Main break floods Overbrook street
Streets flooded and water cascaded through homes Saturday after a 20-inch water main broke in Overbrook. The water closed Route 51, disrupted traffic for hours and sent debris over a four-block area.
No one was injured, but the sudden water surge stunned residents. The water kept rushing for hours, leaving shattered glass, mud and waterlogged basements and first floors.
The break “was like a tsunami,” said Alysha Allen, who lives at the corner of Dartmore Street and Midwood Avenue, a block from the site of the break.
“Water just came up the street like a river,” she said.
The contents of one garage washed into the street after the garage door burst from the water pressure. The parked car washed about 15 feet out of the driveway onto the street.
“I got wiped out pretty good,” said Bob Mann, of Dartmore Street, the car’s owner, who was not home at the time.
Yesterday’s rupture was the latest break in water lines serving the southern sections of the city and nearby suburbs — areas managed by Pennsylvania American Water Co.
“We will have a sit-down with them and see what might be needed for an upgrade for the system,” Mayor Luke Ravenstahl said about the water company.
The mayor spent about an hour talking to residents and emergency workers late yesterday.
“It’s real bad,” Ravenstahl said about the mess.
The break occurred about 1 p.m. in a 20-inch transmission main on Fairland Street past the intersection with Midwood Avenue, said Phil Cynar, spokesman for Pennsylvania American.
The break left a gash in the street about 8 feet deep and 20 feet wide. The water cascaded downhill for several hours through yards and onto both lanes of Route 51.
“I always thought that this would never happen because my home is on a hillside,” said Jim Smith, of Dartmore Street, whose family-room window was broken by the gushing water. “My backyard was just like a lake.”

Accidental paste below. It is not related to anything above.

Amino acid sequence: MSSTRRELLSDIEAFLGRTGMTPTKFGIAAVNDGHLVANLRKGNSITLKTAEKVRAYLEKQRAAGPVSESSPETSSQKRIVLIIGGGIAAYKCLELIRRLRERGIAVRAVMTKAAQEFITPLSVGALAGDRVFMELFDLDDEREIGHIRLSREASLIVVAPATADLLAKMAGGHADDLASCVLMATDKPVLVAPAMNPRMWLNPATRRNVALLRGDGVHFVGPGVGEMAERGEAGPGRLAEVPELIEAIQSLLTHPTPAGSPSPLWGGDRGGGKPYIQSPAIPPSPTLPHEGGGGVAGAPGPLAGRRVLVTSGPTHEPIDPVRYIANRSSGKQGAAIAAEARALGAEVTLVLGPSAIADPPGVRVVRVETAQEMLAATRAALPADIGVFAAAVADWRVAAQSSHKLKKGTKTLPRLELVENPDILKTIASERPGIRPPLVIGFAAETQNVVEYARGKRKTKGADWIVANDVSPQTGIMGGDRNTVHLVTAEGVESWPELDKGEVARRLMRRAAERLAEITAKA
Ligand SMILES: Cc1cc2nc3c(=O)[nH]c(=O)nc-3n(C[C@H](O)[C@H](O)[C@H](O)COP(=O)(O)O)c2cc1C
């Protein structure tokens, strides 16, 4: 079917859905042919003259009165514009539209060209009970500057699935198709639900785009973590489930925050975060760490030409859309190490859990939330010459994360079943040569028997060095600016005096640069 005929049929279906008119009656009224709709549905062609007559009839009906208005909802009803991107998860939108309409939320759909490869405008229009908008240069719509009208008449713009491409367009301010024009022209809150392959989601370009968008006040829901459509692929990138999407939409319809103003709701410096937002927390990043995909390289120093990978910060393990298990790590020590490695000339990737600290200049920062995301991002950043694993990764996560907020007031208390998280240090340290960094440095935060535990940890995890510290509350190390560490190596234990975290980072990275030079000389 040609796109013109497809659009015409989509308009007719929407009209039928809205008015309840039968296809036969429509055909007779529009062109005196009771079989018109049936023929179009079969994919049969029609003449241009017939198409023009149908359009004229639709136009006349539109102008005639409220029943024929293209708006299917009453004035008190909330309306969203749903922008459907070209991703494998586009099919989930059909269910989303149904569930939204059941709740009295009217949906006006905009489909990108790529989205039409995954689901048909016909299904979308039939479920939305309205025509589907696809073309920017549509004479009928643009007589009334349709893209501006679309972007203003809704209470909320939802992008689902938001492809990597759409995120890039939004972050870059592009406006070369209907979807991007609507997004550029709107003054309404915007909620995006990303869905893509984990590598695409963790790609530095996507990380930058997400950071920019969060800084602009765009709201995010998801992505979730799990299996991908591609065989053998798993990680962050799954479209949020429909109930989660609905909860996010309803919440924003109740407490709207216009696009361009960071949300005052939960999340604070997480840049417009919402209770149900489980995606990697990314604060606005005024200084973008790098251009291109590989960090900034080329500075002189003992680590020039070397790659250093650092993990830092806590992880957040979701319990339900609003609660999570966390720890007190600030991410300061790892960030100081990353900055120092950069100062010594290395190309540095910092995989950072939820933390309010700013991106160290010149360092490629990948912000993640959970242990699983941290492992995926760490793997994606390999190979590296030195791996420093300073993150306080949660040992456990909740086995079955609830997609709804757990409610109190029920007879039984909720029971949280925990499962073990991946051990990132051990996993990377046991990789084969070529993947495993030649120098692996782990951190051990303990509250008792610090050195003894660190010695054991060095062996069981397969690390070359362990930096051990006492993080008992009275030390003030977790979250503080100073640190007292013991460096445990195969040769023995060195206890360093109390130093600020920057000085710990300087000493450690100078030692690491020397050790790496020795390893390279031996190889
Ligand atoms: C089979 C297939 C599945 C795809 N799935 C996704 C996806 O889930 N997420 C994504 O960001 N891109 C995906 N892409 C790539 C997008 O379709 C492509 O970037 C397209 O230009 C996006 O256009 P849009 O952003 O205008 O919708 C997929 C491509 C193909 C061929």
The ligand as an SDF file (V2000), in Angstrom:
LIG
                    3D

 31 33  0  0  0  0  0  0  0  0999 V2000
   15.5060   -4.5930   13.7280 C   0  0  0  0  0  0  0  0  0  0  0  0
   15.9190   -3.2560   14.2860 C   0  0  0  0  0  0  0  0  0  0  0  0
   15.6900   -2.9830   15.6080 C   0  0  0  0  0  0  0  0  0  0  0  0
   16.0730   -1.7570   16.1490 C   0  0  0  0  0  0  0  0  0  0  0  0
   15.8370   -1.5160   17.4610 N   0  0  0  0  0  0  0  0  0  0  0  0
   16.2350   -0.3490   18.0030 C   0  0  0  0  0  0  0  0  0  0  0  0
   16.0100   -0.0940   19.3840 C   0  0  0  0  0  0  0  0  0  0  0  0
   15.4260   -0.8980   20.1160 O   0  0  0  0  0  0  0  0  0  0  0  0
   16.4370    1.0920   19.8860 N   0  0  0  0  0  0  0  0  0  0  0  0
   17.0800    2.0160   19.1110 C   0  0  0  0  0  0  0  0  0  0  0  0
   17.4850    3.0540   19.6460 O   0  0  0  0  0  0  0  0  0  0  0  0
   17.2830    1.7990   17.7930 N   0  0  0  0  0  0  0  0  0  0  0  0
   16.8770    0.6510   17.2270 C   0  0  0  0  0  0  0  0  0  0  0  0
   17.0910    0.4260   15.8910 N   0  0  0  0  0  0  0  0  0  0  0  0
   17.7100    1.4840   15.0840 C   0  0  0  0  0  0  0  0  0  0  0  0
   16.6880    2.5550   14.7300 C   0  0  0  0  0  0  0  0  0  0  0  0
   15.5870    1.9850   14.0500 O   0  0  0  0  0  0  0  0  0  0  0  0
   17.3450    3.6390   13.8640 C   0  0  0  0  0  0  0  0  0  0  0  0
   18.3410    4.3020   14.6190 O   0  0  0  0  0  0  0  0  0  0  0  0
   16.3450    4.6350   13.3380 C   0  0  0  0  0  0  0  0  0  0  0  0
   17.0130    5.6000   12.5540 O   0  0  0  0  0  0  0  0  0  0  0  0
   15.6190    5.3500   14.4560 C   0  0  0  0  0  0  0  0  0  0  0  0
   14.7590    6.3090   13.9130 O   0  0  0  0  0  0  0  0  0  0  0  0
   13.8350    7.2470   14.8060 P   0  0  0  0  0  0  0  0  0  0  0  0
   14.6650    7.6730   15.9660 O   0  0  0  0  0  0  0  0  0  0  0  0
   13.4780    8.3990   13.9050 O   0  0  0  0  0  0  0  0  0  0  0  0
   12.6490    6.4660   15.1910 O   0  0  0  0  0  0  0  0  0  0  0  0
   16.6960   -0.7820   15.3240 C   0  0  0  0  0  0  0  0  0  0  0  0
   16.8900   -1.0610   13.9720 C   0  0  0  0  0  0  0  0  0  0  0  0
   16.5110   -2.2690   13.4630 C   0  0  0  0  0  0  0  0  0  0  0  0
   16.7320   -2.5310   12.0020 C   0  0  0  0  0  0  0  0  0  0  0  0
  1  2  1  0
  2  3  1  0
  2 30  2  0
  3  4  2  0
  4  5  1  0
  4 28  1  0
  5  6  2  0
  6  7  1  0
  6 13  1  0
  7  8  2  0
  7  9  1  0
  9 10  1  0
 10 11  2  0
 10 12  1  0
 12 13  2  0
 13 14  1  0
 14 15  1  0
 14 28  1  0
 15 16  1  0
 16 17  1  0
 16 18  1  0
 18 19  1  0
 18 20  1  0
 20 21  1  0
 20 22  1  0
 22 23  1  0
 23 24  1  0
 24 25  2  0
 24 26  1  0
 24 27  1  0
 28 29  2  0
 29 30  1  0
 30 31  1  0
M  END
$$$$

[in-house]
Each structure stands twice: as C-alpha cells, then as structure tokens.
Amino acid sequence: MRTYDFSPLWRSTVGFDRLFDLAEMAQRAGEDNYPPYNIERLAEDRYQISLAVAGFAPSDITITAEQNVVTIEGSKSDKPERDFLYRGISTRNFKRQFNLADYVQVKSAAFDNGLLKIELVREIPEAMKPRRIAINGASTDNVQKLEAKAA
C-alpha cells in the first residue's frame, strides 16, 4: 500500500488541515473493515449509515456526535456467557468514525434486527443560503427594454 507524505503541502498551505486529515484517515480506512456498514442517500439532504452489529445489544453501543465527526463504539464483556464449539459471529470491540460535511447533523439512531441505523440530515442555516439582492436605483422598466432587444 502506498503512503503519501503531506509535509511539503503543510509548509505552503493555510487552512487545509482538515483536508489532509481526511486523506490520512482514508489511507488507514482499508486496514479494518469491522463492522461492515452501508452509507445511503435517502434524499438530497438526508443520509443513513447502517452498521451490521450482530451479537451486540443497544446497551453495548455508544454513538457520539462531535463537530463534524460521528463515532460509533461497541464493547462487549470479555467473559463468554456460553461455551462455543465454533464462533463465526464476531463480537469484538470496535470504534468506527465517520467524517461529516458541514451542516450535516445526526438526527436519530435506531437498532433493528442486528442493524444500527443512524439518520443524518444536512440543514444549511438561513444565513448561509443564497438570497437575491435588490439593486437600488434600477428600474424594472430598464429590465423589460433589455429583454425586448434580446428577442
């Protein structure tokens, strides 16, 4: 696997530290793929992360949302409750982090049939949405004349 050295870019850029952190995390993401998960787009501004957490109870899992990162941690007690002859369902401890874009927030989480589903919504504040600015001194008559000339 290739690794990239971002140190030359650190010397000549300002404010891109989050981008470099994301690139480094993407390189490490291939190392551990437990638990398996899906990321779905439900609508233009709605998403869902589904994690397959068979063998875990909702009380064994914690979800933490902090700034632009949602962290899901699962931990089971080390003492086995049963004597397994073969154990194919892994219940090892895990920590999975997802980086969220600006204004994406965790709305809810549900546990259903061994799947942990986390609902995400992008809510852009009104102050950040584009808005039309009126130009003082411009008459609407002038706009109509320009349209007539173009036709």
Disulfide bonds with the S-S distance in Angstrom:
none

Route 51 between Colrain Street and Overbrook Boulevard was not expected to reopen until this morning. Parts of Dartmore and Fairland streets also are expected to be closed overnight.
“All water utilities experience main breaks,” Cynar said. “We are working on it and will continue to work on it.”
Pennsylvania American is under investigation by the Pennsylvania Public Utility Commission on how it responded to a series of water main breaks that began Dec. 10 in Lincoln Place and spread to nearby suburbs and other city neighborhoods.
That break left the West Mifflin Area and Steel Valley school districts and about 1,000 water customers without water for nearly a week.
Pennsylvania American manages water distribution in that area, as well as in Brookline, which experienced water main breaks earlier this month and in August.
At least 350 area homes had water service disrupted yesterday, according to Cynar. Residents of about eight households were displaced, said Michael Huss, Pittsburgh’s director of public safety. The American Red Cross of Southwestern Pennsylvania was helping eight adults and two children with food and shelter, according to spokeswoman Stephanie Stanley.
City workers were brought into the neighborhood last night to help clean up debris, said Pittsburgh Public Works Director Guy Costa.
The company’s disaster-restoration workers were also assisting residents.
Greg Nelson, who lives on Fairland Street, said he and other neighbors had noticed water seeping out of the ground as early as 11 a.m.
“We heard a loud pop, and then the water was 10 feet high,” he said.